Brats to super bats

Brats to super bats


Brats to super bats

Virat Kohli

Perhaps, no other young Indian cricketers were as easily branded as brats like Virat Kohli and Rohit Sharma. It was as if the world was waiting to find fault with them, and that common reluctance to deviate from tradition and accept anything new too added to the antipathy.

The world found problems with Kohli’s attitude, and he was expected to go the Vinod Kambli way – loaded with talent but too haughty to capitalise on his potential. Rohit’s was even bigger predicament, a care-for-nothing attitude coupled with fitness issues made him the obvious hate subject.

There were sympathisers but majority of the critics were not ready to give them a second chance, and such relentless criticism can invite only one possible reaction from youth – rebelliousness. Kohli and Rohit were not exceptions as they challenged a hostile world brazenly, trying to prove the critics wrong in their own way.

Perhaps, we weren’t able to understand their psyche as well. It’s quite hard in the new world for a youngster to keep away from temptations that money can bring. They also might have heard the comparisons with Sachin Tendulkar and Mahendra Singh Dhoni, and how nonchalantly they focused on cricket amidst even more frenzied adulation and mindboggling flow of money.

But Tendulkar and Dhoni are exceptions when it comes to concentration powers and ability to compartmentalise between their priorities on and off the field. Those players are born with that skill, and there are some others like Kohli and Rohit who will pick that on the way as they grow up as individuals and cricketers.

“It was always a pleasure to play alongside them. It was never in my mind that I had to be at their level. It has taken a lot of time and sacrifices to reach where they are now. There’s no point in comparing oneself to them. I have realised that in the last one and half years.

“In cricket terms, I admire them, but there is no use batting like them. Take first match of the World Cup, if I had tried to bat like Veeru bhai, I wouldn’t have ended up scoring much! They have that special ability that has made them legends. There is no point in doing which is not my strength. It’s all about playing to your strength,” Kohli explained.

That realisation has taken its own time to come. Before being the companion of success, Kohli had to go through numerous disappointing moments as early statistics failed to reflect his astonishing talent. Probably, his failure to translate talent to performance had played a part in the gnawing frustration that was vented in the form of rudeness, as the world called it.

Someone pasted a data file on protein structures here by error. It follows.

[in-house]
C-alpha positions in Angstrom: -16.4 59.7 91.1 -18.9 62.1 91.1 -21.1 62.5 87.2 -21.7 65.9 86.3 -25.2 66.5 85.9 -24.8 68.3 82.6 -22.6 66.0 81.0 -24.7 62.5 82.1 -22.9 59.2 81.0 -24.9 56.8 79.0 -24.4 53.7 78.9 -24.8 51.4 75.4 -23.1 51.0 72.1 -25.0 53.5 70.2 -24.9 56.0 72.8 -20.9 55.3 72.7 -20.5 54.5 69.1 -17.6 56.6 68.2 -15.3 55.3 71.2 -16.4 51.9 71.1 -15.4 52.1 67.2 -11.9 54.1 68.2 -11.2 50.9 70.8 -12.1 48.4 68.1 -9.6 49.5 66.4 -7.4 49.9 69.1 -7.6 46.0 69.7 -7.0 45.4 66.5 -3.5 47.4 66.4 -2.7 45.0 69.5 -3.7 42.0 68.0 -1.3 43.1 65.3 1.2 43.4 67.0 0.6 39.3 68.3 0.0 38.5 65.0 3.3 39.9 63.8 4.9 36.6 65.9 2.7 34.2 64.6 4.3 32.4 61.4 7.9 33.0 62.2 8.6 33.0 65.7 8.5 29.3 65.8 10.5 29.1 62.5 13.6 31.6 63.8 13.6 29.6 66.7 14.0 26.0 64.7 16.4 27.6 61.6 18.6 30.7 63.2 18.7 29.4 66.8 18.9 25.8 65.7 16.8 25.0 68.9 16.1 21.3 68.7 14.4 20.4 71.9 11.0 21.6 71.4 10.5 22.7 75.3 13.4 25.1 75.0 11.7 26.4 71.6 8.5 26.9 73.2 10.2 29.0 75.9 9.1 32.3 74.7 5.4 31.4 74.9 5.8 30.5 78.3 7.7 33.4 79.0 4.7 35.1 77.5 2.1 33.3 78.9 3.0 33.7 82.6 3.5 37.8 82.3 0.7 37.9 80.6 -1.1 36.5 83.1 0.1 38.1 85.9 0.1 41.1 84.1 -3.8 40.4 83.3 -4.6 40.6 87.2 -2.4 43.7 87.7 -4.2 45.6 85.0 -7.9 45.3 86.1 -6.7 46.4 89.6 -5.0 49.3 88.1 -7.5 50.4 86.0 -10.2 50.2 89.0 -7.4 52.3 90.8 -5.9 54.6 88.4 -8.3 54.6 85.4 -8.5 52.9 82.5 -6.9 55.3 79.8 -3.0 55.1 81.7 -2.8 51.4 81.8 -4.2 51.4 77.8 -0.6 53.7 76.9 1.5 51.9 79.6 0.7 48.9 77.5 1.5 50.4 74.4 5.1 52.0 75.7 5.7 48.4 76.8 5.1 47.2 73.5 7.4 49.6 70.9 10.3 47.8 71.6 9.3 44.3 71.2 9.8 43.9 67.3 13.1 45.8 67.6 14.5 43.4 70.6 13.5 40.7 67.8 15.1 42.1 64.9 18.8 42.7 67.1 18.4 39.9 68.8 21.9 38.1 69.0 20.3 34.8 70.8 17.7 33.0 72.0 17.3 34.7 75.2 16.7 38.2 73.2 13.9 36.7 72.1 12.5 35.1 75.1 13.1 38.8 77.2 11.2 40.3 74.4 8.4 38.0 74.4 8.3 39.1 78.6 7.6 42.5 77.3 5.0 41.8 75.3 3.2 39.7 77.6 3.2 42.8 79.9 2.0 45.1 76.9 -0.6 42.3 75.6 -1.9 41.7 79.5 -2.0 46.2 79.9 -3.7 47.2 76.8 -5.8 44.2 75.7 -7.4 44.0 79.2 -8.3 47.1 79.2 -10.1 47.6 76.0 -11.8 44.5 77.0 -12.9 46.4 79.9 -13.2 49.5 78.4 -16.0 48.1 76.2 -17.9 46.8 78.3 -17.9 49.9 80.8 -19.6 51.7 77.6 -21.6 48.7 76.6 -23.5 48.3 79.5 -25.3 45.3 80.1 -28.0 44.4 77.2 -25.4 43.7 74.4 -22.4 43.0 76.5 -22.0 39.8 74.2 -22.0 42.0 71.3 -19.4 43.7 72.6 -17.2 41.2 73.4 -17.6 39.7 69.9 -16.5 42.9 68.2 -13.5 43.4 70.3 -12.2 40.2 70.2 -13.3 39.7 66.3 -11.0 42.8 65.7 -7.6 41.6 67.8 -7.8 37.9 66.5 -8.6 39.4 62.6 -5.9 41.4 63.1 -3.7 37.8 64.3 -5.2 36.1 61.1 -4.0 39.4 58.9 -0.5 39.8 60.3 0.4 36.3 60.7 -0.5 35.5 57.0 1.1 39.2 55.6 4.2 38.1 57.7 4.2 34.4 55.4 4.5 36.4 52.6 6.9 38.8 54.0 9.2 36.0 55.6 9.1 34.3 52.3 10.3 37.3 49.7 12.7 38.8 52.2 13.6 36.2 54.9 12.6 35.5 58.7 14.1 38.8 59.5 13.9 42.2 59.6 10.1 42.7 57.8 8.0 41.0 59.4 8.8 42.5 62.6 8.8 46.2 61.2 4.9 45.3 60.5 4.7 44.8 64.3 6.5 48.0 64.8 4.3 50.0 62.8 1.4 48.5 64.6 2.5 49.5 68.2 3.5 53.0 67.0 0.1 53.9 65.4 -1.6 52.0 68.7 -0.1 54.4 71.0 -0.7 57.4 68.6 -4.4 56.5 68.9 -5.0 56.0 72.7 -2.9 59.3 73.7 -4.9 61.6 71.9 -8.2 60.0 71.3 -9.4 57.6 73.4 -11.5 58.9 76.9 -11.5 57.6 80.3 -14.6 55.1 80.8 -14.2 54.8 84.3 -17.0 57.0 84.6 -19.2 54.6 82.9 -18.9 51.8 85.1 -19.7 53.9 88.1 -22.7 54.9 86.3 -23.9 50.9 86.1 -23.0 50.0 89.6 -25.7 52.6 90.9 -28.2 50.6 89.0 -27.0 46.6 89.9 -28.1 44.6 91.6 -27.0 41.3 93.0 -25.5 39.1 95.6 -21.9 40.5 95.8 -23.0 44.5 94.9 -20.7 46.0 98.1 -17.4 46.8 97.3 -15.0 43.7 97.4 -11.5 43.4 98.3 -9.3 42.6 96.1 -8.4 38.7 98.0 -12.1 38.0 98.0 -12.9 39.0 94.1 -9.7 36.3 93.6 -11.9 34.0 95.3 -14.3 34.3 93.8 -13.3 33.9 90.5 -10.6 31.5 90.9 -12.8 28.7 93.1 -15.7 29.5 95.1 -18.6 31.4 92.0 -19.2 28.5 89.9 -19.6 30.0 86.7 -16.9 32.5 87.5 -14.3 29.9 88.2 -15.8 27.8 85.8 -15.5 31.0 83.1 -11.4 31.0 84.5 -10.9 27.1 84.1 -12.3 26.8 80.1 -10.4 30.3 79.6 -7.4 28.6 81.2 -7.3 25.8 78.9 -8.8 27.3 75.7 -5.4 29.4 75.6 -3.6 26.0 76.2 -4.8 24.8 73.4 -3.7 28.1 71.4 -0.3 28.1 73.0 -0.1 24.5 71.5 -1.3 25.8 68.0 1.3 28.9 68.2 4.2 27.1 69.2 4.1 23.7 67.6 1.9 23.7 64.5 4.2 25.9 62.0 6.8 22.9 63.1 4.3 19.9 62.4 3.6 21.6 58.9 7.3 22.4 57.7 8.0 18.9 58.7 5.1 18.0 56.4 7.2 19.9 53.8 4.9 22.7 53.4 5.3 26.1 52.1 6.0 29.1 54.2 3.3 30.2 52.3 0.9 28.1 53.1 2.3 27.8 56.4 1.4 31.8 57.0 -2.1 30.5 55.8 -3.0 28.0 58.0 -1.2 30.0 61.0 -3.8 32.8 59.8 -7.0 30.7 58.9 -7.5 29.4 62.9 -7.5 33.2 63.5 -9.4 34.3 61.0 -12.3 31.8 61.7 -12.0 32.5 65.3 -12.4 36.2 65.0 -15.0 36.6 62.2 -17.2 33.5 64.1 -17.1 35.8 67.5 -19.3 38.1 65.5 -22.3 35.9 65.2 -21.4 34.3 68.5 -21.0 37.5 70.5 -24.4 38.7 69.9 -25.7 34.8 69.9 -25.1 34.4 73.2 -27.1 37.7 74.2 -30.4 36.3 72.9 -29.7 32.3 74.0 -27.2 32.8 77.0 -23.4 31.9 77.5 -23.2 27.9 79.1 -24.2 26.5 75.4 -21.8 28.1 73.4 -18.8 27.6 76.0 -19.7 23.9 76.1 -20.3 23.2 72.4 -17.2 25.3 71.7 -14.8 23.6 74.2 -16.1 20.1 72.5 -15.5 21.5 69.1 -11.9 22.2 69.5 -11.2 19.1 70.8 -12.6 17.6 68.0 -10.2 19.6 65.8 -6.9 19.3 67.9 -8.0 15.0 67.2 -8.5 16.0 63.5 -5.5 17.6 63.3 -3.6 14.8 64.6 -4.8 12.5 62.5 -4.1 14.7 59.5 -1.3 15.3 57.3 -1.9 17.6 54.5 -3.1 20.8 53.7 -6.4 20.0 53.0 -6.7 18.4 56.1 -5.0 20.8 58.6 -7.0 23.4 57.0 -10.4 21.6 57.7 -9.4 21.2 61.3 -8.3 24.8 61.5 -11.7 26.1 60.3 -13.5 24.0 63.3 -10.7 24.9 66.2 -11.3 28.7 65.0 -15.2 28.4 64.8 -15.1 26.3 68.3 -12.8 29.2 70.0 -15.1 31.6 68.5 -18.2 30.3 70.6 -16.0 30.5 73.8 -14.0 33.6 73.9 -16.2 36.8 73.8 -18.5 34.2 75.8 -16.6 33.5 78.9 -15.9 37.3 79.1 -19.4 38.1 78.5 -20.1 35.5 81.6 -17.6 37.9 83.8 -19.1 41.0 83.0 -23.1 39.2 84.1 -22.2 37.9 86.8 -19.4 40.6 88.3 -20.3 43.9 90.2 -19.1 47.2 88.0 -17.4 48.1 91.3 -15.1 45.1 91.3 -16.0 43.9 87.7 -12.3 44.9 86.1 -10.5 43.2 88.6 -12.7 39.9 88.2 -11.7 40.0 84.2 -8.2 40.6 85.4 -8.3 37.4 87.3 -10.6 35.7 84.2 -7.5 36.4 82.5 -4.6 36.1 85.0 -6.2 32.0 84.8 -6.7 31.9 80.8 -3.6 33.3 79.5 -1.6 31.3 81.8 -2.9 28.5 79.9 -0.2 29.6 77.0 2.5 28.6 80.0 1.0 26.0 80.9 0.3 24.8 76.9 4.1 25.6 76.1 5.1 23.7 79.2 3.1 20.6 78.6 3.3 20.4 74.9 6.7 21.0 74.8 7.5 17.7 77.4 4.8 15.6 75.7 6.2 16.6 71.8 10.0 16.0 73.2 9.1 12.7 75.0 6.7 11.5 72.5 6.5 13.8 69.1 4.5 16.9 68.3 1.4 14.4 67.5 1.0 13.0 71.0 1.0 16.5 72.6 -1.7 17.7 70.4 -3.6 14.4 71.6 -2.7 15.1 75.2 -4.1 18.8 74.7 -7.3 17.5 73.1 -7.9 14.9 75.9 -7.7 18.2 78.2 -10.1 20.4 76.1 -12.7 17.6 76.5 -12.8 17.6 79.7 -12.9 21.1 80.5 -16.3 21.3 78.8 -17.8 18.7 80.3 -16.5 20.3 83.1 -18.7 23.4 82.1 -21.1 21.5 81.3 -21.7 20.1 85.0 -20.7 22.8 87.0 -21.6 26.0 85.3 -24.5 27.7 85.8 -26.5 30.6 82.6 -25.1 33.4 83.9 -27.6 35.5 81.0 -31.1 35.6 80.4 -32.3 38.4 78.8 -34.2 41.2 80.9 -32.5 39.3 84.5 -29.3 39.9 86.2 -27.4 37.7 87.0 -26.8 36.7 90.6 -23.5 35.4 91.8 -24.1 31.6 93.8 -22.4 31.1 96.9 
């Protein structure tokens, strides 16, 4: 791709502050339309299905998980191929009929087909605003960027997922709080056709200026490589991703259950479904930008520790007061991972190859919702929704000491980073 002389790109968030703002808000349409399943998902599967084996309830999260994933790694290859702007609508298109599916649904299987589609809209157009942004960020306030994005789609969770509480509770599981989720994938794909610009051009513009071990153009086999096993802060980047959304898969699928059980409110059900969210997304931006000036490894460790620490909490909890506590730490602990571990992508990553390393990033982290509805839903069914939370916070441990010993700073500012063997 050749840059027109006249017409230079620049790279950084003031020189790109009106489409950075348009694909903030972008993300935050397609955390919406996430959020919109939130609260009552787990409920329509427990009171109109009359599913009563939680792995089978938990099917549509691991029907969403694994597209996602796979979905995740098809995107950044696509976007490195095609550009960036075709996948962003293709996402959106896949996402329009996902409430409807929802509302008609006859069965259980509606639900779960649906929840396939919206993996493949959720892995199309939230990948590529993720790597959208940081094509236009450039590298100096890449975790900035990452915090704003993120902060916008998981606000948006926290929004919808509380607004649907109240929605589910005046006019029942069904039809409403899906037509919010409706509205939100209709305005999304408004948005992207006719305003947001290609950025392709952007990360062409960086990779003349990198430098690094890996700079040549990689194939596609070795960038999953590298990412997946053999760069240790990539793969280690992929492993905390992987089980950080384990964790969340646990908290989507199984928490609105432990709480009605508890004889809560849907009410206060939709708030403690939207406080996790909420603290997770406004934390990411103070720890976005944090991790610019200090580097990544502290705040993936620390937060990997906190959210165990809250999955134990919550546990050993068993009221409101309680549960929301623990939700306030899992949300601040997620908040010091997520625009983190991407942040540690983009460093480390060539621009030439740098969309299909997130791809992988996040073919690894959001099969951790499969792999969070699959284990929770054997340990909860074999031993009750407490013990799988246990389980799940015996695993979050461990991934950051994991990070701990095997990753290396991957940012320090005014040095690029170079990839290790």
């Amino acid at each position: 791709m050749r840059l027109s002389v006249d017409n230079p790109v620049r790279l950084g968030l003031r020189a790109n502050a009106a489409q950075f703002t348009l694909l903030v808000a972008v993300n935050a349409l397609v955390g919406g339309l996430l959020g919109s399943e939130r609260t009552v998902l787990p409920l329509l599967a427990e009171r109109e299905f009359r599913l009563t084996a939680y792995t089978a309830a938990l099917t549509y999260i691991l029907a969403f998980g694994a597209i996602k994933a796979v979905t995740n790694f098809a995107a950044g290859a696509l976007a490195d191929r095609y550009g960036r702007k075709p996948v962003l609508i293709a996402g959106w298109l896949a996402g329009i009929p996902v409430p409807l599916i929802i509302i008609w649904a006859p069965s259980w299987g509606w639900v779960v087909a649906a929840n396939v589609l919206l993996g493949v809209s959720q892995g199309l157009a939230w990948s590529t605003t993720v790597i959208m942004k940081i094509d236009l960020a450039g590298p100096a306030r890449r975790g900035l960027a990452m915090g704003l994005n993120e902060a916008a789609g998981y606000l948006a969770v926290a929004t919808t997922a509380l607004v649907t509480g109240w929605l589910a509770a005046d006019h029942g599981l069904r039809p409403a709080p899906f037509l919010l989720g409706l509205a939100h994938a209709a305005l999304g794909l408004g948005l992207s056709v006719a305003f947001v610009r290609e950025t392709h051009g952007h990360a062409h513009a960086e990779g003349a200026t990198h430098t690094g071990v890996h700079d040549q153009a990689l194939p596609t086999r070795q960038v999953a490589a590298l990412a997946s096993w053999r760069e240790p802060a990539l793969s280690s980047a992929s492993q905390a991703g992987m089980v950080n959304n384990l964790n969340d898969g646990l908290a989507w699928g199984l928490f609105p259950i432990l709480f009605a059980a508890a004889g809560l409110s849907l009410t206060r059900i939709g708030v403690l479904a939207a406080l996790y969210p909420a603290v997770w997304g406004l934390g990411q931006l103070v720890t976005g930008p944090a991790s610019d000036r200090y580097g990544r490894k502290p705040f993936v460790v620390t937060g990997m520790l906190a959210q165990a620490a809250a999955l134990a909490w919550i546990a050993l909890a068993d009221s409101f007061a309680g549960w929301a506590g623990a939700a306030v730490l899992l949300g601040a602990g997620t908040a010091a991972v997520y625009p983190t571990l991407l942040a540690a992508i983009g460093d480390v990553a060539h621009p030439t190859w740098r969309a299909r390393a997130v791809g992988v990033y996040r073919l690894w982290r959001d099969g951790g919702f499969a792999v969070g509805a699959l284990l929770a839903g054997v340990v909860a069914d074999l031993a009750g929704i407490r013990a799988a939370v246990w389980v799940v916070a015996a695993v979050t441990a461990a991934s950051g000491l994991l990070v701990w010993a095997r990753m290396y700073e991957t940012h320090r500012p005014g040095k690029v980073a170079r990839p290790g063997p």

But then it didn’t not take long for Kohli to realise that his career is going nowhere, and he decided to change himself and the world’s perception about him. Believe it, changing character and image requires a lot of courage and self-belief, and at 22 Kohli can proudly say he has both the qualities in abundance. “I feel good about myself for having changed what people did not like initially, and then transform that into performances. I feel good about it but it’s not something I want to be too proud of and get relaxed.

“The whole point in changing from that kind of attitude to this attitude is my consistent performance. I want to keep going,” the Delhi lad noted.

In the last year or so, Kohli has told the world emphatically that he has matured, but Rohit, despite his palpable improvements, might just have to wait some more time to make a statement of that level. Now, Rohit looks a lot relaxed, understands his role and ability better, he no longer has to shoulder the burden of being the next Tendulkar, and that once ever-swelling waistline has shrunk considerably, providing him a lean, mean look.

The change is not peripheral either. There is a visible attempt to improve his craft through sheer hard work, stemming from the realisation that talent alone will not take him to the next level. The flashy Rohit still appears time and again, but the Mumbai lad has learnt to attach a massive prize on his wicket and graft for runs, setting aside his ego.

The first one-dayer against the West Indies at the Queens Park Cricket Club, Port of Spain, offered an example of the blooming changes in Rohit. India were in a wobbly position, losing the top four batsmen with a further hundred runs needed to win. But Rohit stayed throughout the innings, battling a slow pitch and cramps, and it was a marked deviation from the Rohit we knew.

“How much ever talented you are, at the end of the day you have to score runs as only the runs you score matter. This is very important phase of my career and I have to keep scoring.”

Virat Kohli

ODIs    INNINGS        Runs        HIGHEST          AvERAGE                   100            50

56                 53         2037           118                   44.28                          5                 14


4                     3              68                     28             34.0                           0                 0

Rohit Sharma

ODIs    Innings    Runs    Highest     Average    100    50

63             59          1323        114     28.76             2        6


21            18            414           79*      34.50           0          4

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